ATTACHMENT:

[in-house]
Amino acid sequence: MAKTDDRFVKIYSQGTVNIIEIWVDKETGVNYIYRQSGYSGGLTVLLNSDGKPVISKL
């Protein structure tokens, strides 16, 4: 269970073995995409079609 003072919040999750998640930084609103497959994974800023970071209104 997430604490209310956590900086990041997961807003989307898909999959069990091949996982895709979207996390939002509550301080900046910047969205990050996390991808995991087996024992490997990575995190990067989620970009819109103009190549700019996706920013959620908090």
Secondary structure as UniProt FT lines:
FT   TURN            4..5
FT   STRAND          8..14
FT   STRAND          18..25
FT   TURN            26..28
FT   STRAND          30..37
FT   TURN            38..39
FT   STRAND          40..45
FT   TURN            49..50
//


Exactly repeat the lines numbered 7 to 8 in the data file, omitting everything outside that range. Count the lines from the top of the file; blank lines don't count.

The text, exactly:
FT   STRAND          18..25
FT   TURN            26..28